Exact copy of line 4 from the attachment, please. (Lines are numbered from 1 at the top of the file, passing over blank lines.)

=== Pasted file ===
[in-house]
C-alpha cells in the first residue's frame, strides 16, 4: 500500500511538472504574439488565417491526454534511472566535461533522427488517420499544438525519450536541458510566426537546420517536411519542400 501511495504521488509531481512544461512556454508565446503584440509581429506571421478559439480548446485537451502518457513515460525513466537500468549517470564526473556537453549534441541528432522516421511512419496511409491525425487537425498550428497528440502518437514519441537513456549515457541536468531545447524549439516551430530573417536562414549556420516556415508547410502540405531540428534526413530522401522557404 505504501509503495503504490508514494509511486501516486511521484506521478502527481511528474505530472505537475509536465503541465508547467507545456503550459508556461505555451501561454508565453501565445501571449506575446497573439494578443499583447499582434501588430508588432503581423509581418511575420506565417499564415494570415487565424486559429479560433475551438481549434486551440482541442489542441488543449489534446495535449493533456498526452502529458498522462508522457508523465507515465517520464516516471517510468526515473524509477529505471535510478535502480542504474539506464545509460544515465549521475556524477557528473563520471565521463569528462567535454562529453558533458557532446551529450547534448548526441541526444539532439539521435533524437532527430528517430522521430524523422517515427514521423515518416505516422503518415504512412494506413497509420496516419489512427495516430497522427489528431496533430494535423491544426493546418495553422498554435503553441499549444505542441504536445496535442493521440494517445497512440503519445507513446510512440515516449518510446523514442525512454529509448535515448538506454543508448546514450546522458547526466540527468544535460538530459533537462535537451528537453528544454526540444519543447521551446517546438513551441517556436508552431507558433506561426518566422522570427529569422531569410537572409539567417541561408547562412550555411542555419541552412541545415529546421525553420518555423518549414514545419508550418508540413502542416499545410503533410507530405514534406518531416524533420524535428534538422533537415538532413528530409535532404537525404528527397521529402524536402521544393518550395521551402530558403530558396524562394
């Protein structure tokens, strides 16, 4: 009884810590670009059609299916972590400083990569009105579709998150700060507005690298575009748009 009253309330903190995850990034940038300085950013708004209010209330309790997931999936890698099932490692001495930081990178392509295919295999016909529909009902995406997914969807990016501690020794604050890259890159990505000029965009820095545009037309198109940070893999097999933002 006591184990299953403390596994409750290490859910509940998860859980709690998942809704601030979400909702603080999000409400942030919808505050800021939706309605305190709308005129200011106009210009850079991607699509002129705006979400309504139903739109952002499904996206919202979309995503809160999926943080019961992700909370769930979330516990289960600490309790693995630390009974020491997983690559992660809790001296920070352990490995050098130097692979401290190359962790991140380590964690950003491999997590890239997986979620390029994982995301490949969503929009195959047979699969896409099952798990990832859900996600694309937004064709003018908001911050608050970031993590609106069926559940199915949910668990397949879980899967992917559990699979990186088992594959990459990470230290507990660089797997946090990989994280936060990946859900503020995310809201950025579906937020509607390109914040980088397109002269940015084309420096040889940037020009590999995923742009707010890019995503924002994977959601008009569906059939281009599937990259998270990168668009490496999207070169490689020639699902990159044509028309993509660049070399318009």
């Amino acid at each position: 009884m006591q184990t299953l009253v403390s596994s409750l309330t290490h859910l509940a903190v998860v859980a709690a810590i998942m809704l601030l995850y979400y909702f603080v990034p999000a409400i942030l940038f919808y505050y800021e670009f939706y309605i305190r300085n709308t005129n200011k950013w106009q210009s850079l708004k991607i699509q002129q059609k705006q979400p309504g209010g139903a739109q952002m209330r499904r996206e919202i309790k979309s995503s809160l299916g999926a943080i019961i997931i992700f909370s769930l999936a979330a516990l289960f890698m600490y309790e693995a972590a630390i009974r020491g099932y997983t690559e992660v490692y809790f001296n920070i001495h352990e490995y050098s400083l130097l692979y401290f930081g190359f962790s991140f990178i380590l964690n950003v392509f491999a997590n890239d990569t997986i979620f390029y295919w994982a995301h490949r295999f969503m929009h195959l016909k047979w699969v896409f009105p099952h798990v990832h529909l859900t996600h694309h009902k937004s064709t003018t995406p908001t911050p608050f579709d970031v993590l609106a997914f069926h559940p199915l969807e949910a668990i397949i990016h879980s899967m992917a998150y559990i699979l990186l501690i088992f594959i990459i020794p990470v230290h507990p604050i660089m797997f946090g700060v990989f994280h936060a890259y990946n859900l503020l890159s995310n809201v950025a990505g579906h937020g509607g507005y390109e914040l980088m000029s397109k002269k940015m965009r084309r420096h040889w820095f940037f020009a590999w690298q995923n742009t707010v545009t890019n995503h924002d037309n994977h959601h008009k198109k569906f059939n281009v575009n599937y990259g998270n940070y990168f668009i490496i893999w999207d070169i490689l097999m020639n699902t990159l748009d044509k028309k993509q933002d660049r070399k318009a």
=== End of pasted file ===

């Amino acid at each position: 009884m006591q184990t299953l009253v403390s596994s409750l309330t290490h859910l509940a903190v998860v859980a709690a810590i998942m809704l601030l995850y979400y909702f603080v990034p999000a409400i942030l940038f919808y505050y800021e670009f939706y309605i305190r300085n709308t005129n200011k950013w106009q210009s850079l708004k991607i699509q002129q059609k705006q979400p309504g209010g139903a739109q952002m209330r499904r996206e919202i309790k979309s995503s809160l299916g999926a943080i019961i997931i992700f909370s769930l999936a979330a516990l289960f890698m600490y309790e693995a972590a630390i009974r020491g099932y997983t690559e992660v490692y809790f001296n920070i001495h352990e490995y050098s400083l130097l692979y401290f930081g190359f962790s991140f990178i380590l964690n950003v392509f491999a997590n890239d990569t997986i979620f390029y295919w994982a995301h490949r295999f969503m929009h195959l016909k047979w699969v896409f009105p099952h798990v990832h529909l859900t996600h694309h009902k937004s064709t003018t995406p908001t911050p608050f579709d970031v993590l609106a997914f069926h559940p199915l969807e949910a668990i397949i990016h879980s899967m992917a998150y559990i699979l990186l501690i088992f594959i990459i020794p990470v230290h507990p604050i660089m797997f946090g700060v990989f994280h936060a890259y990946n859900l503020l890159s995310n809201v950025a990505g579906h937020g509607g507005y390109e914040l980088m000029s397109k002269k940015m965009r084309r420096h040889w820095f940037f020009a590999w690298q995923n742009t707010v545009t890019n995503h924002d037309n994977h959601h008009k198109k569906f059939n281009v575009n599937y990259g998270n940070y990168f668009i490496i893999w999207d070169i490689l097999m020639n699902t990159l748009d044509k028309k993509q933002d660049r070399k318009a």